Eye For Film >> Movies >> Bullies (2018) Film Review
Reviewed by: Jennie Kermode
"I don't want to go to school today," says Eugene (Kaden Hetherington) in the car, producing a sudden cough and saying he feels ill. His mother isn't fooled but she's perplexed. Many viewers will not be.
We're often told that schooldays are the best days of our lives (which always seems like something of a tragedy even if it's true). Eugene's mother probably remembers happy times with friends when she was always learning exciting new things. For Eugene, lessons are neither here nor there - what stands out about school is that it's a place where he's routinely excluded, mocked and beaten. There seems to be no escape. And then one day he opens a forbidden door, falls down a hole, and discovers a secret. Here is something that might keep him safe - but is it worth the price?
Dealing with themes of shyness, fearfulness and growing up, Bullies sees its young hero struggle to find the right balance between his desire for safety and his love of life - or, at least, of what life can offer him when the bullies don't get in the way. it's aimed squarely at younger viewers but is sufficiently well made for parents to enjoy it too. At times it might seem a little bit twee - too sugary in an almost literal way - to get past the cynicism found in modern viewers even when they're very young. For the most part, however, it acquits itself well, and there are moments of genuine pathos when we are invited to consider the cost of withdrawal from the world.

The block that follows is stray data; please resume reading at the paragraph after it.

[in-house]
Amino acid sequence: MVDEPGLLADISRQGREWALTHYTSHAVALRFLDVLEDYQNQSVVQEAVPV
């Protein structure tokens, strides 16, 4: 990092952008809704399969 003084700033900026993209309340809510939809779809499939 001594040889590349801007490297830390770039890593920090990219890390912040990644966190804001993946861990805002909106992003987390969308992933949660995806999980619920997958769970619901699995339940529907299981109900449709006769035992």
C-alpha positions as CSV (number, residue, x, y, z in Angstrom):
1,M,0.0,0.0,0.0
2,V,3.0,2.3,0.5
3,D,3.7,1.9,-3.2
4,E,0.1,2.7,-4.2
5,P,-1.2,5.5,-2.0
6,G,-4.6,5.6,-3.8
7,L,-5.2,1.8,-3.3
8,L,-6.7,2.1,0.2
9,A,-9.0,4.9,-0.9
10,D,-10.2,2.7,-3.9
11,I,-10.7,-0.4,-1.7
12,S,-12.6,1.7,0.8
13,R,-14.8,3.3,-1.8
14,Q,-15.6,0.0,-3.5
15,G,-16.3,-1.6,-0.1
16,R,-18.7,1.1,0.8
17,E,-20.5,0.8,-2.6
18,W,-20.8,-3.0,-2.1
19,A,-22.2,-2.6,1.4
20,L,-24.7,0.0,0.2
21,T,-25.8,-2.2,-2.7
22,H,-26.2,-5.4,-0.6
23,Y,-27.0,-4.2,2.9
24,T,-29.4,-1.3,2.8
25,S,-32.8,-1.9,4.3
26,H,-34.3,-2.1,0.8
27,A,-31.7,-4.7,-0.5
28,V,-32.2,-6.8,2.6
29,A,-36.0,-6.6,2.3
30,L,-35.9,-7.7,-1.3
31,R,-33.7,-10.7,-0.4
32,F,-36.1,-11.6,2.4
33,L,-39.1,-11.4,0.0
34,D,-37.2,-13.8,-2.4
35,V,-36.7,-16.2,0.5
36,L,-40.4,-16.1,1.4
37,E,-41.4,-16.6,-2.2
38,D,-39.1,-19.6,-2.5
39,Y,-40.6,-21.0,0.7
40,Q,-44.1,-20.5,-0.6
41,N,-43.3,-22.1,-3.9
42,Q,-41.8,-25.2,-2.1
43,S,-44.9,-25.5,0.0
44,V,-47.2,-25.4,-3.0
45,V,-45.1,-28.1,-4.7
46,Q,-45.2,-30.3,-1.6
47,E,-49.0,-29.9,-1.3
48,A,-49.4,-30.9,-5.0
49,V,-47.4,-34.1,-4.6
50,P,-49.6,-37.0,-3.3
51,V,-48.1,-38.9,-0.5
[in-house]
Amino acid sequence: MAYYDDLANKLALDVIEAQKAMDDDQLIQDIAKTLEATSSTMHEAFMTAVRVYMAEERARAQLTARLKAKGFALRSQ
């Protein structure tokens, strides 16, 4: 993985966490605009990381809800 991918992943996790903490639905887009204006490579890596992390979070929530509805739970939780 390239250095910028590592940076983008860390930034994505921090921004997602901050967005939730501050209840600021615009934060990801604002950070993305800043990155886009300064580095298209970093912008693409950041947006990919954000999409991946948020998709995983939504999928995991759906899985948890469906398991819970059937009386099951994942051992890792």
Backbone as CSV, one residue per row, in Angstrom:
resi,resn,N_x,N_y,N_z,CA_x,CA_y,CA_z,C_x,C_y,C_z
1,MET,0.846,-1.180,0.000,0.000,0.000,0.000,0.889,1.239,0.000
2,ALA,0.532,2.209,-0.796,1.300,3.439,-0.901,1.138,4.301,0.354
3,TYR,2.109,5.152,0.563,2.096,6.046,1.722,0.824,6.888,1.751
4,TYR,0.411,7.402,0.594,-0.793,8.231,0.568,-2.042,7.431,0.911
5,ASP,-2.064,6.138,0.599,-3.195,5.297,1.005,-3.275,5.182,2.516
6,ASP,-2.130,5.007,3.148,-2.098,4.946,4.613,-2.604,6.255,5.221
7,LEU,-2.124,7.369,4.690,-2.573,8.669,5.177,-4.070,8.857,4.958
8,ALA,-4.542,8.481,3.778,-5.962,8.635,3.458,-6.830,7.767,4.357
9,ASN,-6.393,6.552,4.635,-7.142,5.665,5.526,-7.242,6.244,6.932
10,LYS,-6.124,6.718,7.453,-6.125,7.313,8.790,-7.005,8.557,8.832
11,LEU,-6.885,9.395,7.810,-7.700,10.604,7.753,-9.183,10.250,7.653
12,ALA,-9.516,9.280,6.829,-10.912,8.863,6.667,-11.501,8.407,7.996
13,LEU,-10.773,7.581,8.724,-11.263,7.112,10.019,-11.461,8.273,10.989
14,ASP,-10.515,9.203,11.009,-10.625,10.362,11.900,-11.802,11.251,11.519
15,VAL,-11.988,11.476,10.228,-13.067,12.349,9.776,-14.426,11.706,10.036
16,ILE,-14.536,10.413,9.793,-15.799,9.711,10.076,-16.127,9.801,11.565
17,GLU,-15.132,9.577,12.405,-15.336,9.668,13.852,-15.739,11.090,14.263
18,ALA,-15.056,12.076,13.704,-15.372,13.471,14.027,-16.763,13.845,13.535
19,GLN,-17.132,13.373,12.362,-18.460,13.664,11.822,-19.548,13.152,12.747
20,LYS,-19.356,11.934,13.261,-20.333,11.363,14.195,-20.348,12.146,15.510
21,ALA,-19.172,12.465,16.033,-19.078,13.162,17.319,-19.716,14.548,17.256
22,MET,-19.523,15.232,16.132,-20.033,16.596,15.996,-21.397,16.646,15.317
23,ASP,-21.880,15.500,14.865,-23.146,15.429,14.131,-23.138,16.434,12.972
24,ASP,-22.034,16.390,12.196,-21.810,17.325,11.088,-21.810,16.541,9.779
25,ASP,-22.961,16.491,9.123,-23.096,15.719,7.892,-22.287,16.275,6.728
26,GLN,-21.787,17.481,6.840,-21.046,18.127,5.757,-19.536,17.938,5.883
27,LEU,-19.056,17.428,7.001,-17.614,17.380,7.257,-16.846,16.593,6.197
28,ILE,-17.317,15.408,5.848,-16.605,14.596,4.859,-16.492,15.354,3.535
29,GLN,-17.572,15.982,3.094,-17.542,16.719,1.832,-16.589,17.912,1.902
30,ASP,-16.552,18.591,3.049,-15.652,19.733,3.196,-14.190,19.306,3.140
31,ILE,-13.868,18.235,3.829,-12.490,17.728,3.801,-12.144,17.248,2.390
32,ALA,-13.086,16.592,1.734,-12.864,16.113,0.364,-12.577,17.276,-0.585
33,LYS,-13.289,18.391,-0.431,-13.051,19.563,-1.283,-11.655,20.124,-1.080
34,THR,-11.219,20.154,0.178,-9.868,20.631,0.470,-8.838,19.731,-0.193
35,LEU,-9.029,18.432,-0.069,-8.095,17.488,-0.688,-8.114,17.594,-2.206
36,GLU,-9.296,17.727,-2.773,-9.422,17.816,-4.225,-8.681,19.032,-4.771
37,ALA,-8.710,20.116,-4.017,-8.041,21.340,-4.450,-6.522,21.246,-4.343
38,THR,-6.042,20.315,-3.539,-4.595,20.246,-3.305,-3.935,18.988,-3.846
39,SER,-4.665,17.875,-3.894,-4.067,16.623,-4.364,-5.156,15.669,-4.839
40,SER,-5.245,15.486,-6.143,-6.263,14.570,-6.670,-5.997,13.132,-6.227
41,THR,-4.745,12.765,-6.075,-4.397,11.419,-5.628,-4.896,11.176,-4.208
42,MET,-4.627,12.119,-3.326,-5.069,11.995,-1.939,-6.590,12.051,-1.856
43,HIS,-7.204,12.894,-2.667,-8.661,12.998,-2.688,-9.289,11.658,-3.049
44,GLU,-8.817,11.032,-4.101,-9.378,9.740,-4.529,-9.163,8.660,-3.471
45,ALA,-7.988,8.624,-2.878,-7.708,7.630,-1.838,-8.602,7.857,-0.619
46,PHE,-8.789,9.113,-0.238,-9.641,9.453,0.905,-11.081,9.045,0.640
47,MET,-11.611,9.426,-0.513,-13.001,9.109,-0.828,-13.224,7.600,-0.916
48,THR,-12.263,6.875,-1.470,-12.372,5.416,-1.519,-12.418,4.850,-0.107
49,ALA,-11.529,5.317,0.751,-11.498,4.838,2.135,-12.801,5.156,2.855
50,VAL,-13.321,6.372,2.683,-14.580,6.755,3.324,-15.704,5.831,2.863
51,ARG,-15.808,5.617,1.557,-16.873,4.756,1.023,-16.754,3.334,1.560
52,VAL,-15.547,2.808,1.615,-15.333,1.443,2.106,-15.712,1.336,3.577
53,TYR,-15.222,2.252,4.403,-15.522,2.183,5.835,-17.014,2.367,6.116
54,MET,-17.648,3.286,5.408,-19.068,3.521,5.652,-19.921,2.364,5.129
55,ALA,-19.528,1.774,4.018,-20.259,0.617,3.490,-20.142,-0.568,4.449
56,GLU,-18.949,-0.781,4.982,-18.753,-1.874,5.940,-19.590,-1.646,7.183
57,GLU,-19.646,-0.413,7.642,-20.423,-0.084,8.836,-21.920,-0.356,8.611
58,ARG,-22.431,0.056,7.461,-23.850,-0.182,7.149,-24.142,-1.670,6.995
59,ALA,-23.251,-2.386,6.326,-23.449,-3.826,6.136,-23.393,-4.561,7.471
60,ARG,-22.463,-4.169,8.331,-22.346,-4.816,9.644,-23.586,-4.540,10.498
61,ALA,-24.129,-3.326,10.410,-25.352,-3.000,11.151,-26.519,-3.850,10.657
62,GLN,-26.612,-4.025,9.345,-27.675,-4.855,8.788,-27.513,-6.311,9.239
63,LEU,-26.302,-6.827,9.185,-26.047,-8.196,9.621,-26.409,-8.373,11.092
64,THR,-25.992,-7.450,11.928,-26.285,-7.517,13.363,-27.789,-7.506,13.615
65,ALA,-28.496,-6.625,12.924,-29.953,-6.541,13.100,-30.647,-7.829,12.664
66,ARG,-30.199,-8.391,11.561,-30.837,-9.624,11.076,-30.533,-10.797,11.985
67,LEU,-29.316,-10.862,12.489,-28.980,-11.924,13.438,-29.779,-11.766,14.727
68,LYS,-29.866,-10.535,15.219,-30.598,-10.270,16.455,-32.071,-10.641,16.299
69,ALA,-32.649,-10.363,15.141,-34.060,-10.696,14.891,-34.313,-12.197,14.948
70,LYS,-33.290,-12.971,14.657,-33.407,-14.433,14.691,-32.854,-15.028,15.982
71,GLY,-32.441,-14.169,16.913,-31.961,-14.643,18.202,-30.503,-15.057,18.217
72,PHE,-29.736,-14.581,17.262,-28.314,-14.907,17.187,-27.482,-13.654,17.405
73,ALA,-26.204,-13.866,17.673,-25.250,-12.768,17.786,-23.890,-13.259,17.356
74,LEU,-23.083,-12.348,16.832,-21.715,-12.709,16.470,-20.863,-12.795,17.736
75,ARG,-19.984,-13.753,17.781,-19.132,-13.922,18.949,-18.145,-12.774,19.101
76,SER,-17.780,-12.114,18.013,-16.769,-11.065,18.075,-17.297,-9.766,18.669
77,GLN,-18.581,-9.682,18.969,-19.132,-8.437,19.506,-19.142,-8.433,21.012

Hetherington makes a likeable lead and is one of those actors who can keep viewers onside even when displaying the kind of pathetic, submissive behaviour that's a magnet for bullies. We can see why Eugene is loathed but we also see something of what he could be if given half a chance. Cinematographers Carole McClintock and Matt Wise give the film a warm glow and the attractive production design by Katie Cape and Traci Hays, which draws on comic books and classic children's stories, will keep young viewers intrigued. Fantasy though it may be, it's a film that effectively grasps the way that being bullied feels and invites victims to refocus on the good things in life.Reviewed on: 04 Apr 2019